Laser Treatments for Glaucoma

Have you been diagnosed with glaucoma? If so, you probably know that the disease cannot be cured entirely, but it can be managed effectively as long as the condition is diagnosed early on.

Glaucoma occurs when the fluid that circulates through the eye cannot properly drain out of the eye, resulting in increased intraocular pressure intraocular pressure (internal eye pressure). Depending on if you have open-angle glaucoma or narrow-angle glaucoma, and how far the disease has progressed, Manhattan laser eye surgeon Sandra Belmont, MD, FACS, will suggest a suitable treatment option to help you manage your condition, which may involve medication and / or laser eye surgery.

The following are the most common types of laser eye surgery performed to help treat glaucoma.

Argon Laser Trabeculoplasty (ALT)

With argon laser trabeculoplasty (ALT), Dr. Belmont directs a laser beam toward the trabecular meshwork, or the drainage channel, to open the drainage canal. This allows the fluid to flow more easily out through the channel. Typically, patients still need to use medication after surgery. However, ALT successfully lowers intraocular pressure in about 75 percent of the individuals treated.

Selective Laser Trabeculoplasty (SLT)

Selective laser trabeculoplasty (SLT) is similar to ALT in that Dr. Belmont uses a laser to open the trabecular meshwork to improve the flow of fluid. The difference is that, with SLT, Dr. Belmont uses a low-power laser and selectively treats certain cells in the trabecular meshwork, or drainage angle, while leaving others intact.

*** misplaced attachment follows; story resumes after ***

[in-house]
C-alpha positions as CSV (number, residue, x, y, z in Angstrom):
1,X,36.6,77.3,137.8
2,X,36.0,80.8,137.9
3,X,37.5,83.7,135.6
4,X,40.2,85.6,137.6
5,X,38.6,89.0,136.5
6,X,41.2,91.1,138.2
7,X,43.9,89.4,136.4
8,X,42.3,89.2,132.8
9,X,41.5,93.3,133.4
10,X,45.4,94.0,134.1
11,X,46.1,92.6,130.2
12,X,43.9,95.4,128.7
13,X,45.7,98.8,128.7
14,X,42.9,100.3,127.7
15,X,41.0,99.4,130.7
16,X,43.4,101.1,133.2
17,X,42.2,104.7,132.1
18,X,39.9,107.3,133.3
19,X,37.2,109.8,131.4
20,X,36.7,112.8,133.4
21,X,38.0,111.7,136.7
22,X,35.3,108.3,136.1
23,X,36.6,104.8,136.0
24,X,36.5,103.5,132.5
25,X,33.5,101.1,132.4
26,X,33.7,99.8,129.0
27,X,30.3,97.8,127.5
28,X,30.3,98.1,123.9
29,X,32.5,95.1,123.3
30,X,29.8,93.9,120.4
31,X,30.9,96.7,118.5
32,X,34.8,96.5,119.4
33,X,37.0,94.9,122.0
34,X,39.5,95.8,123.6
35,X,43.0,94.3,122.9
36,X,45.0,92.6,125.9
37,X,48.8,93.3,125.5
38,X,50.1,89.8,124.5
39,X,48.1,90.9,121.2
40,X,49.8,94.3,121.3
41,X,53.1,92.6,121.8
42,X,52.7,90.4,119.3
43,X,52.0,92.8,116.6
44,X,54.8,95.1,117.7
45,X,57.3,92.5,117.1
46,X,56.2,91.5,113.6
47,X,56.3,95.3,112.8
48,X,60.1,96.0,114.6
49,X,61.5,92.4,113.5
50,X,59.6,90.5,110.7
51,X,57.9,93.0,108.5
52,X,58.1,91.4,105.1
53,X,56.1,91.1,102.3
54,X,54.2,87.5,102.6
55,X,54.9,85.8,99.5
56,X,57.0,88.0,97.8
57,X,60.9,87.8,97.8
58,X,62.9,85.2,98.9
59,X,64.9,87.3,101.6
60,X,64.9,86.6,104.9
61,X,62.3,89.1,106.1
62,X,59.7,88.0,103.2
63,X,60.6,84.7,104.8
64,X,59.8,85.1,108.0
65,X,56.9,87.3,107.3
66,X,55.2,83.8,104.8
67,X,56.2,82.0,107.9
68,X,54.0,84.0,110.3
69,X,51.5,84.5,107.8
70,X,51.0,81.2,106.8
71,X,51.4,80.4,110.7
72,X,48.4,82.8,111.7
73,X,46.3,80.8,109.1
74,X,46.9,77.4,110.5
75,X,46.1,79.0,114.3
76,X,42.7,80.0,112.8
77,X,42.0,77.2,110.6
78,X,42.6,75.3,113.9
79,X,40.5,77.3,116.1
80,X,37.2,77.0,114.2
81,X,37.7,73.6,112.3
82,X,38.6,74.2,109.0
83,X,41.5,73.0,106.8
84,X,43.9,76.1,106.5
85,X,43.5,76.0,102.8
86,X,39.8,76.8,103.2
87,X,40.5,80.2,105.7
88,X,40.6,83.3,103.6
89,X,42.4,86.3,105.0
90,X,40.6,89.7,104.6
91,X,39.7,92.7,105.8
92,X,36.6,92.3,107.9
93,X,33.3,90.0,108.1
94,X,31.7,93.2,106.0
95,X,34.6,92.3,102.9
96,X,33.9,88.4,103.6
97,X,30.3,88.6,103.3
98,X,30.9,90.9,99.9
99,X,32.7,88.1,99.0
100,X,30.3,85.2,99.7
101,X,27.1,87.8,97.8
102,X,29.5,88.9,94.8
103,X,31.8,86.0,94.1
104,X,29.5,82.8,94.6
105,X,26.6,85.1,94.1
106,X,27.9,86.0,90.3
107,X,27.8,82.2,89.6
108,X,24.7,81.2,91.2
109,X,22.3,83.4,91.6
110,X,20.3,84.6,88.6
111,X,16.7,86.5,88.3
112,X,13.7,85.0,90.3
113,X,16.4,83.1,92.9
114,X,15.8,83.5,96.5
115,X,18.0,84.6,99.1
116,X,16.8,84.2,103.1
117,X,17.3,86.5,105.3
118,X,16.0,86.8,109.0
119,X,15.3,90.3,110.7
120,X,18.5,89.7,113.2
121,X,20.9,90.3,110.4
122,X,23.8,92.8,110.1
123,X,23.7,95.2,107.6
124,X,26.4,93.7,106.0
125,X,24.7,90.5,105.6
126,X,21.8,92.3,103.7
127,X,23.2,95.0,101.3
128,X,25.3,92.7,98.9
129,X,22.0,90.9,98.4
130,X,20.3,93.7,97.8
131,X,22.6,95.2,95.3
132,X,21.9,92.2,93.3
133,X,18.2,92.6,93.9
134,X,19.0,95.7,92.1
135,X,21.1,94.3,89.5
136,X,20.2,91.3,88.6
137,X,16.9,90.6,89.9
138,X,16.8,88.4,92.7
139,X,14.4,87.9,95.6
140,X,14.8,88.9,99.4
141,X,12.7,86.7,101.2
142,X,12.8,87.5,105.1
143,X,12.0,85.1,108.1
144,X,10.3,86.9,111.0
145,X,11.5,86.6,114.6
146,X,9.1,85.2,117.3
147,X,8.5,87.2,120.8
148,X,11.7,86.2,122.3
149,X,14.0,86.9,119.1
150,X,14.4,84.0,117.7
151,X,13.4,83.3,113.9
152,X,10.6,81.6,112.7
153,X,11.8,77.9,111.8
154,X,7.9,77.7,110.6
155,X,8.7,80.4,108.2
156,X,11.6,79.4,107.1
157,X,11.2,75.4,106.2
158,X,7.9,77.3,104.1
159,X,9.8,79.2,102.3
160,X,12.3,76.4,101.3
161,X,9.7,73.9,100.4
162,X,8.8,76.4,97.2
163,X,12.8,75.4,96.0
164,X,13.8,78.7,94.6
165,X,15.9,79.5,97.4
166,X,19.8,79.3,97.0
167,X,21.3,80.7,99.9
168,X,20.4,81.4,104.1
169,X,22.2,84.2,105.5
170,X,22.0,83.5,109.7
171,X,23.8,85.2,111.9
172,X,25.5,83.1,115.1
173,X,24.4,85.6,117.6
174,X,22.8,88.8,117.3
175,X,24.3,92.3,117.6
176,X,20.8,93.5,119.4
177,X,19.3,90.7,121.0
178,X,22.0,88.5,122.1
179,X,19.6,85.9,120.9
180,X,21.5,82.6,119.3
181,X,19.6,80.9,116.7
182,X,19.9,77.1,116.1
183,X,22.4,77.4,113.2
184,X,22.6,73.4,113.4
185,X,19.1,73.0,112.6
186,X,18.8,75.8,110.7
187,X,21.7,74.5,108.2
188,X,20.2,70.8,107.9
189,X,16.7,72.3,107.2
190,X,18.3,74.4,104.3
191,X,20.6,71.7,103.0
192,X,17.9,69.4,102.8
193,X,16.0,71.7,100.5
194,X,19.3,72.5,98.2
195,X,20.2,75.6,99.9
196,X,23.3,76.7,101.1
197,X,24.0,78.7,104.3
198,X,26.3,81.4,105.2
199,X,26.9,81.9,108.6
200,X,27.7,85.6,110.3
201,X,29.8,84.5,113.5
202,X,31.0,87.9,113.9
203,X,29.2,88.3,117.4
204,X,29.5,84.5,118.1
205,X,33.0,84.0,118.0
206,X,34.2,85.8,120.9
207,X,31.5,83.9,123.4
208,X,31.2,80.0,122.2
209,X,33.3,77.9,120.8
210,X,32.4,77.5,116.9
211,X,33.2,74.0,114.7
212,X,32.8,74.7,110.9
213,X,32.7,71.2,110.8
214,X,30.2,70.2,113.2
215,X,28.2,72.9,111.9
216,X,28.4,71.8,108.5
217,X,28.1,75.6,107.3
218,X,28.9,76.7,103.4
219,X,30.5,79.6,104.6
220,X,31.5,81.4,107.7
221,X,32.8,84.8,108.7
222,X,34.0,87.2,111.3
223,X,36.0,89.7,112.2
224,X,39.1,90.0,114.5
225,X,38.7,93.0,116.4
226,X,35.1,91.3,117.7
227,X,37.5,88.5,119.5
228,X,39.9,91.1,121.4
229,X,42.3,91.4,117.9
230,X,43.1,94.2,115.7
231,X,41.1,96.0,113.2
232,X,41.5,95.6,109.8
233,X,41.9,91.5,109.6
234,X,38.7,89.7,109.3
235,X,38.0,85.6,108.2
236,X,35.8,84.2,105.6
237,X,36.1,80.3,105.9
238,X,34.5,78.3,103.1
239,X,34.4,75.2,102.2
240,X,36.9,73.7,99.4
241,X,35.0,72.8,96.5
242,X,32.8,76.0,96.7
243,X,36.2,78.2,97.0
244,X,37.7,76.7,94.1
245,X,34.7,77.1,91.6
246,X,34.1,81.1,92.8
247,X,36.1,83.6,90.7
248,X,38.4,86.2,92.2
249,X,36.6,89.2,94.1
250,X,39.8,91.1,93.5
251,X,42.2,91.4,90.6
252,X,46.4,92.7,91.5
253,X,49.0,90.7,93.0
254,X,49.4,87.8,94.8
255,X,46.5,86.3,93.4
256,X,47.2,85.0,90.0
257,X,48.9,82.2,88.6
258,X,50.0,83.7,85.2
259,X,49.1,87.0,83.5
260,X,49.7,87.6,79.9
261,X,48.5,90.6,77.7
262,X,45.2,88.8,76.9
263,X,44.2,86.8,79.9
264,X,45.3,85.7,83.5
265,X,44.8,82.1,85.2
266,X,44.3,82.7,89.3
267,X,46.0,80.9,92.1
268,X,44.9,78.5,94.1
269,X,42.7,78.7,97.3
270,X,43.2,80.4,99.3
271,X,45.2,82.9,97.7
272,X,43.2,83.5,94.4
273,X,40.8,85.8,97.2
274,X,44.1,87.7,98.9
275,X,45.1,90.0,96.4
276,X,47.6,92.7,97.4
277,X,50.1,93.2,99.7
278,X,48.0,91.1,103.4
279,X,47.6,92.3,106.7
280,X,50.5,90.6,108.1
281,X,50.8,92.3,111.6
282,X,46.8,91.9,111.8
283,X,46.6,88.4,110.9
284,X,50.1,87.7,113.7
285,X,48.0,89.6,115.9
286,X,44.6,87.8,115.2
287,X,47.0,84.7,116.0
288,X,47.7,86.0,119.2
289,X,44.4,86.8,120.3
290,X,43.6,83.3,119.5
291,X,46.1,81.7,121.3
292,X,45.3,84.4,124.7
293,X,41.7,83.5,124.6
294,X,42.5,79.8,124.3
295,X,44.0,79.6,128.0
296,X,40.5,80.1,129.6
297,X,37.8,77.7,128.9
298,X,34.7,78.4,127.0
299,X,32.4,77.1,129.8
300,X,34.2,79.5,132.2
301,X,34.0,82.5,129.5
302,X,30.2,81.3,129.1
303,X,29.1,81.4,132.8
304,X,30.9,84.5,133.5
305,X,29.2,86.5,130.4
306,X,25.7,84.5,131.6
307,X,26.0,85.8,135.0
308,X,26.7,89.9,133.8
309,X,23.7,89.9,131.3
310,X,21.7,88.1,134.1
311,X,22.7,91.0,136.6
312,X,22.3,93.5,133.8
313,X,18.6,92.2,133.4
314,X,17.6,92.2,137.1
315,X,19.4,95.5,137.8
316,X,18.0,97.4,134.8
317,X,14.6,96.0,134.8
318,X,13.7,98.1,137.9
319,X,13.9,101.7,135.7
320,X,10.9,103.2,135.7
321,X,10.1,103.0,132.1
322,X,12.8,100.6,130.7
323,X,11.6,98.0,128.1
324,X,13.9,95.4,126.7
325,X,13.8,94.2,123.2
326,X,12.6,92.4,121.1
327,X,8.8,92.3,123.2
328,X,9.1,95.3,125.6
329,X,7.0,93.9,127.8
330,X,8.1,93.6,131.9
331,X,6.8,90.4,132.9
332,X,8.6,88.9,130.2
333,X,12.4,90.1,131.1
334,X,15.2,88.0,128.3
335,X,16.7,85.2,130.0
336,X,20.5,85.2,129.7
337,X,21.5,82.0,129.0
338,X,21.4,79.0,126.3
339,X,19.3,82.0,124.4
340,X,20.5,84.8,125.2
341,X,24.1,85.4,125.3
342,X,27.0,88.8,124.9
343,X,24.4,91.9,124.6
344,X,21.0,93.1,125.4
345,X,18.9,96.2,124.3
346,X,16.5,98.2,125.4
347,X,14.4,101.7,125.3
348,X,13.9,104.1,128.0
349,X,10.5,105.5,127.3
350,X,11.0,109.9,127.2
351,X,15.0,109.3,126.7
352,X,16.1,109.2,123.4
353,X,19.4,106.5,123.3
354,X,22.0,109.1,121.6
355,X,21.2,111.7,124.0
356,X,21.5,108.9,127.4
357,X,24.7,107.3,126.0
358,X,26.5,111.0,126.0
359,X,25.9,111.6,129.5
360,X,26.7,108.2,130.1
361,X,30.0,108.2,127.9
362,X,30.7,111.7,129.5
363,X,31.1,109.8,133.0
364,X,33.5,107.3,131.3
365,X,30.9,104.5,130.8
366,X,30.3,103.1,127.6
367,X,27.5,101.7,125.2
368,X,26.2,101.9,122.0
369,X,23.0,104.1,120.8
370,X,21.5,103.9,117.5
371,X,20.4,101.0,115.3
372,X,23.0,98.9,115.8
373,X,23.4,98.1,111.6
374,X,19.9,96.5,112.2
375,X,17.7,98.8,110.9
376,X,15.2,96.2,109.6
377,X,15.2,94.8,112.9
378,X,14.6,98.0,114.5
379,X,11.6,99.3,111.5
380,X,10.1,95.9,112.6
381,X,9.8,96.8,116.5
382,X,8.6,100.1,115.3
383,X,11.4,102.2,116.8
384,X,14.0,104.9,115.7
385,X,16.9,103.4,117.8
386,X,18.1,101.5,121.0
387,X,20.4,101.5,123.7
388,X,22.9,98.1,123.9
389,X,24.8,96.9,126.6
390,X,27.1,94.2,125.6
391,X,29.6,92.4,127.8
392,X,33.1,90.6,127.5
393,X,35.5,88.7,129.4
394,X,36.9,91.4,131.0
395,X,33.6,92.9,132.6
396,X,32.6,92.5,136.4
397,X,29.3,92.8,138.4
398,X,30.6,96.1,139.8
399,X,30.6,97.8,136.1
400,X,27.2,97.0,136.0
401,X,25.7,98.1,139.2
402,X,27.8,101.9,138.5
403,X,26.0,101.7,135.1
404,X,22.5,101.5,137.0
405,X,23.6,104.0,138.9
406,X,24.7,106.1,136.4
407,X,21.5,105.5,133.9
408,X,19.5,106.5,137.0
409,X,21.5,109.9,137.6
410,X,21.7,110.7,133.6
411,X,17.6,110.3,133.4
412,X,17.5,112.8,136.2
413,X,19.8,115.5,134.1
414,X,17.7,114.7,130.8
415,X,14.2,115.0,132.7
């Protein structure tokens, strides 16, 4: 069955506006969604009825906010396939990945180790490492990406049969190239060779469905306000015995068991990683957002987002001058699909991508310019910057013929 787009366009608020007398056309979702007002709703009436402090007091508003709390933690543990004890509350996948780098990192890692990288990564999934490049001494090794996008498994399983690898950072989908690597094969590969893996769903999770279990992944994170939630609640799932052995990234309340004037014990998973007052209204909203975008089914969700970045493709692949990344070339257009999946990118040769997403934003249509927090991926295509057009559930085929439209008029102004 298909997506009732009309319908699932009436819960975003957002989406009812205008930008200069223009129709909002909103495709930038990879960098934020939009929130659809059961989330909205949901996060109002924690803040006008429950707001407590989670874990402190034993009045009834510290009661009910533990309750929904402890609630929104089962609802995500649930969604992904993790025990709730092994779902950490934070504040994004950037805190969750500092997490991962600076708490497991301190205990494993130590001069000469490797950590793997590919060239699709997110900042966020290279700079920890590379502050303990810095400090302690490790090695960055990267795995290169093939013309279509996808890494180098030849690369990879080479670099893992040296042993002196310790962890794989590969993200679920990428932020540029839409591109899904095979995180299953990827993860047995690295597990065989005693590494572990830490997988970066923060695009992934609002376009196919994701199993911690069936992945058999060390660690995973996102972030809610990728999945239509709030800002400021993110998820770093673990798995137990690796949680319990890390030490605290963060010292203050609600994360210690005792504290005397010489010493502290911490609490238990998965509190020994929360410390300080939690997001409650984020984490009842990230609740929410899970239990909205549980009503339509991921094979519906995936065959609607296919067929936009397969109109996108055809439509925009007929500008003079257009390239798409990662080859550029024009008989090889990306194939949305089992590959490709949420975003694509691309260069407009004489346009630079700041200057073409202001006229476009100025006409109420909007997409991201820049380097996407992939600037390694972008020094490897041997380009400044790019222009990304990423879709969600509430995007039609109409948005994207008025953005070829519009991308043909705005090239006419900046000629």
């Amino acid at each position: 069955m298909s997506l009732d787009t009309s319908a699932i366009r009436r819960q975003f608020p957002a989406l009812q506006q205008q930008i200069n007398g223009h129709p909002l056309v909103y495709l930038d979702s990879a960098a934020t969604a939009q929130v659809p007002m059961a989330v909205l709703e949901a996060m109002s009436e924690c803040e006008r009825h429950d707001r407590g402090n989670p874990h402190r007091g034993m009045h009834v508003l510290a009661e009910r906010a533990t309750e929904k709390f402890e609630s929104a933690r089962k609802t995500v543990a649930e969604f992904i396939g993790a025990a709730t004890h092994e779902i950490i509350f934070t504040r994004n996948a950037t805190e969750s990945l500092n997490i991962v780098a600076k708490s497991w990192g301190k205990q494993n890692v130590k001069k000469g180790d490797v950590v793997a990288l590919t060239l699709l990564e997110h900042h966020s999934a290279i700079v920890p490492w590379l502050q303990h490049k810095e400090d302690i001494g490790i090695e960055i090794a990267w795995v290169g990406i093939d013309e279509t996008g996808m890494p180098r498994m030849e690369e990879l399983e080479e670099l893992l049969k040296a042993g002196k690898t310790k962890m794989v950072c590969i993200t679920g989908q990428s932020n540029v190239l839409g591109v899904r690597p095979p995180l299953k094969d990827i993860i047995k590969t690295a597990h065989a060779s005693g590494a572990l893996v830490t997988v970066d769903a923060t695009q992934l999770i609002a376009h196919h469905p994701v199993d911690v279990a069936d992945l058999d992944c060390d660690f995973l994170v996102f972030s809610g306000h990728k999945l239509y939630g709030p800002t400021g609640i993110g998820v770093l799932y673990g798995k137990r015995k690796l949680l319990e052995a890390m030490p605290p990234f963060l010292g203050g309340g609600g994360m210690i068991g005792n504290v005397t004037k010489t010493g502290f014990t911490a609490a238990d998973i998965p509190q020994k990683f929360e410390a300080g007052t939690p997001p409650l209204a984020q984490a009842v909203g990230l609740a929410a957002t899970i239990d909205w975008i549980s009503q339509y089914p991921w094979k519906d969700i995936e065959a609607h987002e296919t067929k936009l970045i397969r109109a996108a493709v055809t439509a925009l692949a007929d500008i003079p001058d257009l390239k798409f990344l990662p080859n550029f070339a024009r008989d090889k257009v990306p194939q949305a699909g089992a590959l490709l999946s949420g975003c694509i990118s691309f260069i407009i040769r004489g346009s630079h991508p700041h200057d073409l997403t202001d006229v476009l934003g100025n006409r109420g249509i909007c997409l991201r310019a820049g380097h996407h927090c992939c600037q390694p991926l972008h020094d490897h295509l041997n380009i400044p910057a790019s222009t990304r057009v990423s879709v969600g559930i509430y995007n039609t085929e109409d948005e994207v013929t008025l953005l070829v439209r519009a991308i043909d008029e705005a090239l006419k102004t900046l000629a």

SLT may be an appropriate alternative for patients who have been unsuccessfully treated with ALT or certain medications. Because some cells are left intact with this procedure, SLT may be repeated safely, if needed.

Micropulse Laser Trabeculoplasty (MLT)

This relatively new procedure works the same way as ALT and SLT to lower intraocular pressure. The difference with MLT is that it involves the use of a diode laser that delivers the laser energy in short pulses, or microbursts.

Laser Peripheral Iridotomy (LPI)

Dr. Belmont performs laser peripheral iridotomy (LPI) to treat narrow-angle glaucoma. If you recall, narrow angle glaucoma occurs as a result of the iris pressing against the lens, which creates a narrow or obstructed drainage angle. The fluid cannot drain through a narrow angle, causing a buildup of intraocular pressure. With LPI, the Manhattan laser eye surgeon makes a miniscule hole in the iris, helping the fluid drain easier.

Laser Cyclophotocoagulation

Dr. Belmont may recommend laser cyclophotocoagulation to treat advanced open-angle glaucoma, especially if other treatment options have failed to alleviate the extra pressure in the eye.

Instead of treating the drainage channel like Dr. Belmont does with trabeculoplasty procedures, laser cyclophotocoagulation is designed to damage the ciliary body (the part of the eye that produces fluid), so it cannot produce fluid. Dr. Belmont may have to repeat the procedure to provide lasting results.

Is Laser Eye Surgery Right for You?

The only way to determine if one of these types of laser eye surgery is an appropriate option for treating your glaucoma is to schedule a comprehensive consultation with Dr. Belmont. During your consultation, the NYC laser eye surgeon evaluates the health of your eyes and establishes how advanced your glaucoma is. Based on this information, she recommends an appropriate treatment option, which may include laser eye surgery.

To schedule an appointment with Dr. Belmont or to learn more about your glaucoma treatment options, including laser eye surgery, please contact Belmont Eye Center by calling (212) 486-2020.